Featured image: A Panama cross-branded tree frog we found while frogging in a creek on our very last night of group field work in El Valle.

Last night at about 10:30 we finished our final field work as a group for the whole semester! It’s surprising how quickly the time has gone, especially in the last few weeks. Since our last stay in Panama City, where we finished up our Spanish classes, we have been out traveling the country again, this time packing nearly every day with intense tropical ecology classes. The first excursion out into the country featured tropical ecology as well, but the two subjects at that point were forest ecology—which we studied while in Barrigón, the location of my first post—and mangroves and seagrass in Bocas del Toro on the island of Colón, both plant-based. This second excursion, however, featured tropical ecology classes that fit a lot more closely with my personal academic interests—animals!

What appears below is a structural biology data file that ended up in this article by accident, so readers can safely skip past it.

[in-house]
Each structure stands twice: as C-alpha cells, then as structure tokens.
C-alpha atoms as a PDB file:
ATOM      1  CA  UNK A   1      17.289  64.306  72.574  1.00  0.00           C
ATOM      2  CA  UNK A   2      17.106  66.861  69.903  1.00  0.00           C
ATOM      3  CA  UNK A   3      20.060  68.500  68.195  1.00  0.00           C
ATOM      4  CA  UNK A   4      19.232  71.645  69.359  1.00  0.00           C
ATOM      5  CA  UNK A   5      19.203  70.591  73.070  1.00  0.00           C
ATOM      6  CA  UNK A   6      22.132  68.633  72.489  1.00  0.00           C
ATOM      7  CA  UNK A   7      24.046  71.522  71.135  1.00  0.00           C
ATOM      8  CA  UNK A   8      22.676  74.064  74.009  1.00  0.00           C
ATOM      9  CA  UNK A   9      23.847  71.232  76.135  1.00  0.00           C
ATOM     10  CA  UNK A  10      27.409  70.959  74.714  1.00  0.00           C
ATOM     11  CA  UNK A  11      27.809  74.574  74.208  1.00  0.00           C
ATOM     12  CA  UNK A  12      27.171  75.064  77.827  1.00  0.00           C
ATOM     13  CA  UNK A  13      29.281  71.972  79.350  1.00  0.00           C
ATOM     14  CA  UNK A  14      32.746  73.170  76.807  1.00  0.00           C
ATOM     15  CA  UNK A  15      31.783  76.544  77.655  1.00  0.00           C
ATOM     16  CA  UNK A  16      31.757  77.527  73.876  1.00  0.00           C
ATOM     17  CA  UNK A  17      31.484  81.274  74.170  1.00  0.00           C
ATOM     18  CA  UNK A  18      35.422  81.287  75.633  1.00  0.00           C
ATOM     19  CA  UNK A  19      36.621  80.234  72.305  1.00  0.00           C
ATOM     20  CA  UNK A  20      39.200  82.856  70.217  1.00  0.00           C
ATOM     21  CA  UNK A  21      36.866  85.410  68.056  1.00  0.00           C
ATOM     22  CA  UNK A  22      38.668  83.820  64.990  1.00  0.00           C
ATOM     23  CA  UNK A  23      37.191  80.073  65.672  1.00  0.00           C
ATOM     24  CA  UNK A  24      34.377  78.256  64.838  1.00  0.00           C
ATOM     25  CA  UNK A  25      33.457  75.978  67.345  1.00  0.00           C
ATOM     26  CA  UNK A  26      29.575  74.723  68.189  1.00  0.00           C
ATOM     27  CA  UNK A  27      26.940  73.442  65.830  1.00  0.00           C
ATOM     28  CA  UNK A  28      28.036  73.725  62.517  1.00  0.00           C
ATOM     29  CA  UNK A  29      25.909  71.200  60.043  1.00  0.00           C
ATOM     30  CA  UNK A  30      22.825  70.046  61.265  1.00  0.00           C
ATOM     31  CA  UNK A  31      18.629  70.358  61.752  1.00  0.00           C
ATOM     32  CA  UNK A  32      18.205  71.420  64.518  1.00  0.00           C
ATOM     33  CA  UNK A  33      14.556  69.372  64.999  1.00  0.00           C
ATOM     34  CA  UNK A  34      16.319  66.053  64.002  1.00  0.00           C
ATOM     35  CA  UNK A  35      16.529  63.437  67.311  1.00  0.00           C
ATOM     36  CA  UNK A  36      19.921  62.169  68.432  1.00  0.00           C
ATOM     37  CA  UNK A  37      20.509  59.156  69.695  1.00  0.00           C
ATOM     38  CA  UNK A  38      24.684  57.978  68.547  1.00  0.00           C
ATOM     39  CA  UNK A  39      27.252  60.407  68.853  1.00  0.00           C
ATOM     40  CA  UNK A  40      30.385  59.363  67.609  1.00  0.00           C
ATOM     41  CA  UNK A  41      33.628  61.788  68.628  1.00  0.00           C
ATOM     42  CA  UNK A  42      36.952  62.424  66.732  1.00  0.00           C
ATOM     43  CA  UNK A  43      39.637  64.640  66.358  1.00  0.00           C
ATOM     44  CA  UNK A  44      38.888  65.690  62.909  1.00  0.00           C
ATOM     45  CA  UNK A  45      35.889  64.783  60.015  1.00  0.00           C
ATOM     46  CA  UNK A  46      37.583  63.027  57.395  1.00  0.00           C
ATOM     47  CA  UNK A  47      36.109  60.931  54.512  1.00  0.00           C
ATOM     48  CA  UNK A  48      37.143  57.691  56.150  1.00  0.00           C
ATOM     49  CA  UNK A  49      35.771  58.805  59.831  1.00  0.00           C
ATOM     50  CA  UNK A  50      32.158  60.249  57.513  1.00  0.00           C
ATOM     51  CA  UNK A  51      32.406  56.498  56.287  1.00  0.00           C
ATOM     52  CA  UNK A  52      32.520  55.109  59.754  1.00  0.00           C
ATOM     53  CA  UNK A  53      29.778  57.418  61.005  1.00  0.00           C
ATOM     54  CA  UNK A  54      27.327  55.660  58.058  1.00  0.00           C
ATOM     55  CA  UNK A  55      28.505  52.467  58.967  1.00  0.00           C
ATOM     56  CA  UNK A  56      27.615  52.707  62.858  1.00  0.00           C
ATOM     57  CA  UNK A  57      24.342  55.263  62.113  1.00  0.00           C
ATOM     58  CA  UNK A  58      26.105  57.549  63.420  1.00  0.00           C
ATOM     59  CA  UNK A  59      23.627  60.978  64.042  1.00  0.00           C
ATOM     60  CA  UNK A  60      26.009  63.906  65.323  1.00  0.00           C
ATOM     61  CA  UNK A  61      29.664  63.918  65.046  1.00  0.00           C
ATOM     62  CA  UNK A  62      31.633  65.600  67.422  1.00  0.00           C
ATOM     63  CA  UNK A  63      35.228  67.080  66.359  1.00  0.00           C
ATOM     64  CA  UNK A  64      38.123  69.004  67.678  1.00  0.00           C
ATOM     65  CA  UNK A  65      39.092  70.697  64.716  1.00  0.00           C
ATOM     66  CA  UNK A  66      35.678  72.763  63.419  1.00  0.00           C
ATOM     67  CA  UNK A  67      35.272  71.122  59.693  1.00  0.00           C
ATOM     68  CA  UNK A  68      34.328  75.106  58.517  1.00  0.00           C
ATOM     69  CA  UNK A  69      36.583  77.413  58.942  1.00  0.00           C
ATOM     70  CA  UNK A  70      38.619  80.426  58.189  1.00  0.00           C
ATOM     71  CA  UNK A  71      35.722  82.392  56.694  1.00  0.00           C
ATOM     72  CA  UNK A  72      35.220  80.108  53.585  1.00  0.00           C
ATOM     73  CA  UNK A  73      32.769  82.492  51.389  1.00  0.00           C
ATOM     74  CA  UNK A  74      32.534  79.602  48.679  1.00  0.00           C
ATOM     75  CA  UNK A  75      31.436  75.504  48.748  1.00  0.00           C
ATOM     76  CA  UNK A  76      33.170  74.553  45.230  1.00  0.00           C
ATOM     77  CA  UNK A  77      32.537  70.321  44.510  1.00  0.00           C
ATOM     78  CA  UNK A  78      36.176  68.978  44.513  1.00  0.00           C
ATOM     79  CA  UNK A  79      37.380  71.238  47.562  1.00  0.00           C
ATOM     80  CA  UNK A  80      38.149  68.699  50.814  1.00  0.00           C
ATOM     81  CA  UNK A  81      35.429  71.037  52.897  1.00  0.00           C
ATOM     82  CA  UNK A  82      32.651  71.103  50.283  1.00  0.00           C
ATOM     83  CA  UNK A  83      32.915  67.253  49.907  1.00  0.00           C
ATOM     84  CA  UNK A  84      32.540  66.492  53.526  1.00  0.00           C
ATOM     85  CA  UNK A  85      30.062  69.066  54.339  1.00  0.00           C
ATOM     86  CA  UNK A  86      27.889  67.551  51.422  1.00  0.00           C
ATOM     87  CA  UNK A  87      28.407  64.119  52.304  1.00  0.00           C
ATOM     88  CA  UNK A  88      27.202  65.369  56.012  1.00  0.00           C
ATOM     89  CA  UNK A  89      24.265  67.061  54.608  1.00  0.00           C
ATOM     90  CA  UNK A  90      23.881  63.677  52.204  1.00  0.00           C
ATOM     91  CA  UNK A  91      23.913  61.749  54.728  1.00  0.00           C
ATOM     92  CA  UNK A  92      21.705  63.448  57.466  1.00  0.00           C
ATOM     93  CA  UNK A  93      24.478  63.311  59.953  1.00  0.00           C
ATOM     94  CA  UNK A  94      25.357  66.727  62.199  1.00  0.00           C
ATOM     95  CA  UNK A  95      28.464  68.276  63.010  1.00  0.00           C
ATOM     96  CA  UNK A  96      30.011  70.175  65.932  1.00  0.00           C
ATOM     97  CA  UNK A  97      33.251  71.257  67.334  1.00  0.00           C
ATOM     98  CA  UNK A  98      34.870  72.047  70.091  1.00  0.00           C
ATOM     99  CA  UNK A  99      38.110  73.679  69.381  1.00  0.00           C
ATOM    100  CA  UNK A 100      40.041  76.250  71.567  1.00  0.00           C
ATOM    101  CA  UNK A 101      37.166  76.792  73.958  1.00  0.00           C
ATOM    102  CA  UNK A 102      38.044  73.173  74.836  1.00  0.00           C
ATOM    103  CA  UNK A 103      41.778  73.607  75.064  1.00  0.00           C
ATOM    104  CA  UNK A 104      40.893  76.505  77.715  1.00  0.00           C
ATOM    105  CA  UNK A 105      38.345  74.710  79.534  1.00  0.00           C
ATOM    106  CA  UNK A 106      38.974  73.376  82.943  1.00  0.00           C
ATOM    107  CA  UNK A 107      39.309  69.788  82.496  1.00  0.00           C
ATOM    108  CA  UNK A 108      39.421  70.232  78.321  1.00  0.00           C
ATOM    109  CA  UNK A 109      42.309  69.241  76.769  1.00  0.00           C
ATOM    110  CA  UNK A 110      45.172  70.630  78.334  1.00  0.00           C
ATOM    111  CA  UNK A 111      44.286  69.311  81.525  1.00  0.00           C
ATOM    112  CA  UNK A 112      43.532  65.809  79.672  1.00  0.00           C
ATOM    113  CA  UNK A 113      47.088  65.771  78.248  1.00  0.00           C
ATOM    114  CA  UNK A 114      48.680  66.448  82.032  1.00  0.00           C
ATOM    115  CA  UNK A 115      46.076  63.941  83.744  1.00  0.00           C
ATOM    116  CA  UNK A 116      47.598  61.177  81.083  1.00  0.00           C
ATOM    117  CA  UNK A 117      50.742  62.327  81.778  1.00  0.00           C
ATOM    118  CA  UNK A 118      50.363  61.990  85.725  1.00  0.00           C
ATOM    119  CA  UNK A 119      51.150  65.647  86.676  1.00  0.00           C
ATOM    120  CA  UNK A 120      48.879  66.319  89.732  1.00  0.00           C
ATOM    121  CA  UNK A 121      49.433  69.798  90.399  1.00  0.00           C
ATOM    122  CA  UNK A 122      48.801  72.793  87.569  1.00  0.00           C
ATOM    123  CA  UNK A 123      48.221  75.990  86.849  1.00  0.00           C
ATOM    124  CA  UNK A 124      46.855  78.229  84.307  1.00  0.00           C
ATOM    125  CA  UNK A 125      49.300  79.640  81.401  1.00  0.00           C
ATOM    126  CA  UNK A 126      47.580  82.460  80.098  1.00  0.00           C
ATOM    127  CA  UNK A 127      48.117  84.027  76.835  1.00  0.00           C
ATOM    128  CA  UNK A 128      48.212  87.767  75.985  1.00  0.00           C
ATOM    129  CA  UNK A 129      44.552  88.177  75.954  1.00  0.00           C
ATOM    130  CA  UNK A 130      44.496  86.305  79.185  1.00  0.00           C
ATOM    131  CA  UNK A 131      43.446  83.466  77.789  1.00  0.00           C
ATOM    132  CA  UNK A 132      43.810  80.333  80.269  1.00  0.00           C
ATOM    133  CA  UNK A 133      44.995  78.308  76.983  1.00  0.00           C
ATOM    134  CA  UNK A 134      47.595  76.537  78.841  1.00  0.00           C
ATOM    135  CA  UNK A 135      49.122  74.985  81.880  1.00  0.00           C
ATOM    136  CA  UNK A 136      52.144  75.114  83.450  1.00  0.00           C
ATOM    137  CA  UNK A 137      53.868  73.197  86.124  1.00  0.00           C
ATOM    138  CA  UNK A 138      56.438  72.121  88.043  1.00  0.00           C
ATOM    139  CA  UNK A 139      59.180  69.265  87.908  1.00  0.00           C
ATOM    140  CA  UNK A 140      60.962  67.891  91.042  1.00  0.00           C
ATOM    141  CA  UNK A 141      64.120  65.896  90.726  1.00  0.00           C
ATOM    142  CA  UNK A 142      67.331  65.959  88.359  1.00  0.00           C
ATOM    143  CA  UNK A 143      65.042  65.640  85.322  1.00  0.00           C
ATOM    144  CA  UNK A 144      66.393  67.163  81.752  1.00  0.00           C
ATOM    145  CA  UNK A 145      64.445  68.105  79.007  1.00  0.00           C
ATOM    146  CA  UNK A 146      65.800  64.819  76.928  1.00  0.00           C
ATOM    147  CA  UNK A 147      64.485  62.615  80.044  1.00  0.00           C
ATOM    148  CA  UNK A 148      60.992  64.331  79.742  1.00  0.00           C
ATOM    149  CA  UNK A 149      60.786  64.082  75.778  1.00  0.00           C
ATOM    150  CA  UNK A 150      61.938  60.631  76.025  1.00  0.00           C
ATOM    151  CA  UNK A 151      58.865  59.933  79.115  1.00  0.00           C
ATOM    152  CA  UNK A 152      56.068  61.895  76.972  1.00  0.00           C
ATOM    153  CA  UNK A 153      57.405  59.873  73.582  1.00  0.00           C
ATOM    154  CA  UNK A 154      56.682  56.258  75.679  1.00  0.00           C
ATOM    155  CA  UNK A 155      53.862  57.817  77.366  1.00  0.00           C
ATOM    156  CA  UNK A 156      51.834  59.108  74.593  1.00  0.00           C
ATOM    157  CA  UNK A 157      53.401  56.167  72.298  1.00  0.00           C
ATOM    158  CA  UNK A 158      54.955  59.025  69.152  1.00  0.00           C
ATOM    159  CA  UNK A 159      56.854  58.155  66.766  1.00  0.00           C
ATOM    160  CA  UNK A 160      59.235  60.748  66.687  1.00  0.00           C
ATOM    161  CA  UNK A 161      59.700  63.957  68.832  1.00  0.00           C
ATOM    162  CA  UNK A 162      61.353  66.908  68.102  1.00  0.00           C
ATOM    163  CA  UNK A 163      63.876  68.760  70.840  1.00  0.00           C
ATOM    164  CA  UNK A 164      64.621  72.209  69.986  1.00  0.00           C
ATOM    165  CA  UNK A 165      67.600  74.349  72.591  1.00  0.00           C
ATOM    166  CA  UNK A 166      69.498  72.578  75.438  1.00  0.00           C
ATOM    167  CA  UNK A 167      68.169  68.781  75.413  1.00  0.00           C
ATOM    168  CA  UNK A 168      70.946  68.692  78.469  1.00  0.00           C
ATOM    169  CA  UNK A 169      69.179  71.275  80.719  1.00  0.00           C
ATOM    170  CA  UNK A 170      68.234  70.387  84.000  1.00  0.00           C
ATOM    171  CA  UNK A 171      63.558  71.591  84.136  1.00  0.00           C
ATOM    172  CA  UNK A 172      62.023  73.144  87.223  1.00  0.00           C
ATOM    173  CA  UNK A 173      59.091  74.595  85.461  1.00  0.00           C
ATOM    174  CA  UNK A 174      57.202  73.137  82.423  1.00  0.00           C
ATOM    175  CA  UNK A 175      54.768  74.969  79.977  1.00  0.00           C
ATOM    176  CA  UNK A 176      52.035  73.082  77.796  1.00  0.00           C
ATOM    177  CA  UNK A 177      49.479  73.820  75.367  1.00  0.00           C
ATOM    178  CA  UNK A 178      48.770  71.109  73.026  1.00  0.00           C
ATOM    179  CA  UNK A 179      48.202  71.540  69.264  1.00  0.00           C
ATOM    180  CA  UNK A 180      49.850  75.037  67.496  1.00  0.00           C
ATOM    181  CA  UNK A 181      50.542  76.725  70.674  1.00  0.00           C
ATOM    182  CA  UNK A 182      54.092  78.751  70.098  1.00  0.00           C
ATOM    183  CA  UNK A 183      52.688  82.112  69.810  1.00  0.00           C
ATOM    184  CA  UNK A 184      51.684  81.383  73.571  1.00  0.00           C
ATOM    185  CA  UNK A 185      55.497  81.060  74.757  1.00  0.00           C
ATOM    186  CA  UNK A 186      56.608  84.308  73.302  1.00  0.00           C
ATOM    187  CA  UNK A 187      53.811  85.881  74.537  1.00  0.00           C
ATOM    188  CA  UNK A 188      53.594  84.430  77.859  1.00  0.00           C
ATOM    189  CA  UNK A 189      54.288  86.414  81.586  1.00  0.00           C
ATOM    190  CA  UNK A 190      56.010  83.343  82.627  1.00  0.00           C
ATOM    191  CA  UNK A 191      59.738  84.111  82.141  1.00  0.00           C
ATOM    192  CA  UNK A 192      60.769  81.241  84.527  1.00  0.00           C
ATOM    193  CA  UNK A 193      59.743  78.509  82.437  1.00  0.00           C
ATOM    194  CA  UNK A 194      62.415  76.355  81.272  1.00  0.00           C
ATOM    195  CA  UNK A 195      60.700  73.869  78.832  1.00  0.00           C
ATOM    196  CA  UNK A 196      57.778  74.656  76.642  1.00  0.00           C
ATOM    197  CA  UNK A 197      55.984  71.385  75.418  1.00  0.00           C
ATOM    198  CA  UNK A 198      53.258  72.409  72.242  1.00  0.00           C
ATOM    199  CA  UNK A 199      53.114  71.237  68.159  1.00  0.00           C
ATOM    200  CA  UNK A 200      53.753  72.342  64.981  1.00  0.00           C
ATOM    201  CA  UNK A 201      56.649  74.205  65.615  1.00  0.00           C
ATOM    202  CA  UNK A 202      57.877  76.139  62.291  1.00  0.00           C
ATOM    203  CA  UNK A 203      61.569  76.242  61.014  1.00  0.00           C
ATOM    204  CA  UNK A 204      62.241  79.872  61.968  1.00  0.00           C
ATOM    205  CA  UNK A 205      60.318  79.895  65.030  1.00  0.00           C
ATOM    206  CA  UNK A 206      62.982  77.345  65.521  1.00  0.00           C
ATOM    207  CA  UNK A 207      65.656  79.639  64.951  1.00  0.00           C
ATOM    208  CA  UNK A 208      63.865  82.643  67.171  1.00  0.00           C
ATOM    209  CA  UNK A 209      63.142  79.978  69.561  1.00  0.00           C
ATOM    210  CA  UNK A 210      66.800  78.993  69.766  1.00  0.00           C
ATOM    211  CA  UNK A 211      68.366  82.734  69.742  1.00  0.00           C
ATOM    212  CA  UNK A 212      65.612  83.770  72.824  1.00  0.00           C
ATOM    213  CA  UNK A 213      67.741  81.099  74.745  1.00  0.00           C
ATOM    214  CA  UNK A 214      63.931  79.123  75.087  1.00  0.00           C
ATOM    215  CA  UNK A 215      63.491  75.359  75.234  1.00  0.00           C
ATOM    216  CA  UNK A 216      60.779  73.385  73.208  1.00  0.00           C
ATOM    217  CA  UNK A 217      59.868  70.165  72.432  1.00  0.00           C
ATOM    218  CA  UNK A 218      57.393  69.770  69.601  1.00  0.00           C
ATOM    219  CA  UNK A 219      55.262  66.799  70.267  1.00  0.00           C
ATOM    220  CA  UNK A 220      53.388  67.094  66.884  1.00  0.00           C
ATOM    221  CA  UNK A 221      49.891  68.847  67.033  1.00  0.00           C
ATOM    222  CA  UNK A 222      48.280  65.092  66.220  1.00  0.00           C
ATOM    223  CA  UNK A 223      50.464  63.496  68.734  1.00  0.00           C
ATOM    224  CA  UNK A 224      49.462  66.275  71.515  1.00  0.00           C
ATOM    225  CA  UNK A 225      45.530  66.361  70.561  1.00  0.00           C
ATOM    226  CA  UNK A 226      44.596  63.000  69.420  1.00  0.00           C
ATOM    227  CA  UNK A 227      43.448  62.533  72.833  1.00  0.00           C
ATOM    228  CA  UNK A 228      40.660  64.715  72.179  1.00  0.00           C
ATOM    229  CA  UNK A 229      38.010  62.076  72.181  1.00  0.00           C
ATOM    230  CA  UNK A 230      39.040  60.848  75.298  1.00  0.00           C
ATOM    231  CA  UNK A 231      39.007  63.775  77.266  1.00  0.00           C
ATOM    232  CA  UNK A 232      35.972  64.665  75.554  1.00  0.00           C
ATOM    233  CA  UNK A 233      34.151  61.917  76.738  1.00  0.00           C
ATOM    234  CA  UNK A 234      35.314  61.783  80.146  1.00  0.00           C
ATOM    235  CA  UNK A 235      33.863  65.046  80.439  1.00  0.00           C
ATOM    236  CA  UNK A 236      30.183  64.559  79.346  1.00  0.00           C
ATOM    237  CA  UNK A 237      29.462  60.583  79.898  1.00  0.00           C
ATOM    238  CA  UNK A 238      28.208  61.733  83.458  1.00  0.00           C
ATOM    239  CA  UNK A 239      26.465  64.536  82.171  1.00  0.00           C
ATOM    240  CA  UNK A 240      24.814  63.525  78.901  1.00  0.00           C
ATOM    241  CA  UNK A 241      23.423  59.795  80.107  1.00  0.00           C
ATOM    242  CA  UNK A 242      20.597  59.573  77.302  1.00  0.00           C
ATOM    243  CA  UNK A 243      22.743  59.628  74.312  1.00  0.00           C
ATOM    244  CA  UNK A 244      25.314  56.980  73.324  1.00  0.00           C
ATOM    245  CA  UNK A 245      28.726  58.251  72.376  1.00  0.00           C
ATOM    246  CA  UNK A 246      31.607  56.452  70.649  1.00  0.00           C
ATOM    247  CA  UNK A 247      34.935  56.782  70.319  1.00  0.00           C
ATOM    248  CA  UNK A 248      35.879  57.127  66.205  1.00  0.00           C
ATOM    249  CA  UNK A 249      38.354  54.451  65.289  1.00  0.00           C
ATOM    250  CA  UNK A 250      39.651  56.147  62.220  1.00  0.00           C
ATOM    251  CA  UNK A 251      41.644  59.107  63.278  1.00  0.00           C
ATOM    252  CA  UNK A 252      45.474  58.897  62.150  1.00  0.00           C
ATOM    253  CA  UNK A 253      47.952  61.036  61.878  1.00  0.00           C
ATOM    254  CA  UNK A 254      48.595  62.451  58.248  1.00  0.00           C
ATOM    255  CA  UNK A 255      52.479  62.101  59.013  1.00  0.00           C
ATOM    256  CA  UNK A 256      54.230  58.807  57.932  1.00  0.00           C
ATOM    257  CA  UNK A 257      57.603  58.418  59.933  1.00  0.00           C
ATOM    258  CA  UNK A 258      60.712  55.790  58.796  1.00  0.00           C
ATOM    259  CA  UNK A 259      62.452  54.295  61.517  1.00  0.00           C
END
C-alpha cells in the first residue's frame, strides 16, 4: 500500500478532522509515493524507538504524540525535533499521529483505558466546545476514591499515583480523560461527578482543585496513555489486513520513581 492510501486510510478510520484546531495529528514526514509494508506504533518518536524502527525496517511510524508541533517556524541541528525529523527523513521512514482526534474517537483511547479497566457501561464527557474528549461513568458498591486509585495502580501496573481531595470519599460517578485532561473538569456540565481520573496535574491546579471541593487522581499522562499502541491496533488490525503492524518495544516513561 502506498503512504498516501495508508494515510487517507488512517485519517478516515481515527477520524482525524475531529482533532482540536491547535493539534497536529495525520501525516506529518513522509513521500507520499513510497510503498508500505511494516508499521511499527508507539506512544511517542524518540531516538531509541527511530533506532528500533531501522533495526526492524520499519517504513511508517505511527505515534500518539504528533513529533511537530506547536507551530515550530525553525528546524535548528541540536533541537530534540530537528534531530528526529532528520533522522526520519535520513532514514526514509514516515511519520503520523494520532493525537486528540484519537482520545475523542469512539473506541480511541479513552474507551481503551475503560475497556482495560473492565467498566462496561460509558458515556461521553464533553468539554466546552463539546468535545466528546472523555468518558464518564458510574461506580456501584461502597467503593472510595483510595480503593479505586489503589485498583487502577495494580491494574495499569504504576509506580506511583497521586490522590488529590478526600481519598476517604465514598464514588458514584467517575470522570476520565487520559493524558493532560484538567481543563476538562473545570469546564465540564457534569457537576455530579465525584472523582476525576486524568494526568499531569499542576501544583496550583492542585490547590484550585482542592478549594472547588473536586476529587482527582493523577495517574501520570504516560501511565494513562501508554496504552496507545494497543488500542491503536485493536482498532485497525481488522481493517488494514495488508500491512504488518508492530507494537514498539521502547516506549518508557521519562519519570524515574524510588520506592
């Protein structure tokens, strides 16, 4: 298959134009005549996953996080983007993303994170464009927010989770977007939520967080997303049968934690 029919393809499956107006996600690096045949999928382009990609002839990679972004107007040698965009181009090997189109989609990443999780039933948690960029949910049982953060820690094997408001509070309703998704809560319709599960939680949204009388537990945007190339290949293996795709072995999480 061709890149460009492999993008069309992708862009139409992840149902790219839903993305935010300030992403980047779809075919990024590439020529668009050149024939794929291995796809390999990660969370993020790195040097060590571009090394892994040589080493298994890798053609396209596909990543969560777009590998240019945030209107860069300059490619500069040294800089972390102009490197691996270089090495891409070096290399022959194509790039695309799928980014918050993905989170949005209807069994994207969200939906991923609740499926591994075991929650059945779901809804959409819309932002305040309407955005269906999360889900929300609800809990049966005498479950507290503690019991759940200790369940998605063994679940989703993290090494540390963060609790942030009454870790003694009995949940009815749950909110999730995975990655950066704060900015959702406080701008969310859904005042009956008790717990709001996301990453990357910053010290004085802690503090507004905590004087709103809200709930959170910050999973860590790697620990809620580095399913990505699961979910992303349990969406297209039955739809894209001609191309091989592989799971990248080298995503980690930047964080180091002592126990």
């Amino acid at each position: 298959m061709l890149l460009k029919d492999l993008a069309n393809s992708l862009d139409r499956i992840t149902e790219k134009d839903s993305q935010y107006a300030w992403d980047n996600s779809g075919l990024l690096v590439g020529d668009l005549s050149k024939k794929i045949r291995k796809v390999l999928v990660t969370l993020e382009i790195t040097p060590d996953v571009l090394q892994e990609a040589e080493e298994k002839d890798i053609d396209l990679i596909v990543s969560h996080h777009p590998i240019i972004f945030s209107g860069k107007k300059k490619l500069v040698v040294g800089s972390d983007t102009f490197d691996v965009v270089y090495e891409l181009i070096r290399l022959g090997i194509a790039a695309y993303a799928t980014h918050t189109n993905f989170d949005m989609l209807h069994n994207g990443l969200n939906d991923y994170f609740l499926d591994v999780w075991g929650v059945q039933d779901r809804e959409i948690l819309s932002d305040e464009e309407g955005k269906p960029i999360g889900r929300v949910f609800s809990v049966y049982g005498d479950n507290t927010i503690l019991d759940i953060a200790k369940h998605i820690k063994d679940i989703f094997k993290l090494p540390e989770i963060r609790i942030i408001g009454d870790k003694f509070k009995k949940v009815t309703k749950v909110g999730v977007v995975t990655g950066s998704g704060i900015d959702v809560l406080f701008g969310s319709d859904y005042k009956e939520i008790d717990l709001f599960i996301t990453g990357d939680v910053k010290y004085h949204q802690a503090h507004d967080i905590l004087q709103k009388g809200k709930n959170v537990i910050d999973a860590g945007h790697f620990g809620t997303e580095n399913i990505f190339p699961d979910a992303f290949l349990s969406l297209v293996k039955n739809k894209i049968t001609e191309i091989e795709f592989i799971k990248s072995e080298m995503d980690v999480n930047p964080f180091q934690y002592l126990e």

The first stop was to study corals while living on the tiniest island I’ve ever been on in the indigenous autonomous region, or comarca, of Guna Yala. Corals was by far the most difficult unit of tropical ecology. Not only was the field work laborious, but our professor insisted on lecturing long into the night after five or six hours of fighting against waves and snorkeling through coral reefs, and then giving us a grueling final test and grilling us intensely on our final presentations. But the experience was something I wouldn’t want to miss if I had the chance to do it over. Corals are immensely complicated and fascinating animals, and getting to explore a reef freely and find all of the beautiful vibrant fish, worms, sponges, and crustaceans that inhabit the innumerable nooks and crannies of the habitat made the hard test worth it. Not only that, but we got the chance to talk to some of the local Guna people, and learn about the mindbogglingly complex problem of protecting marine ecosystems without hurting local livelihoods.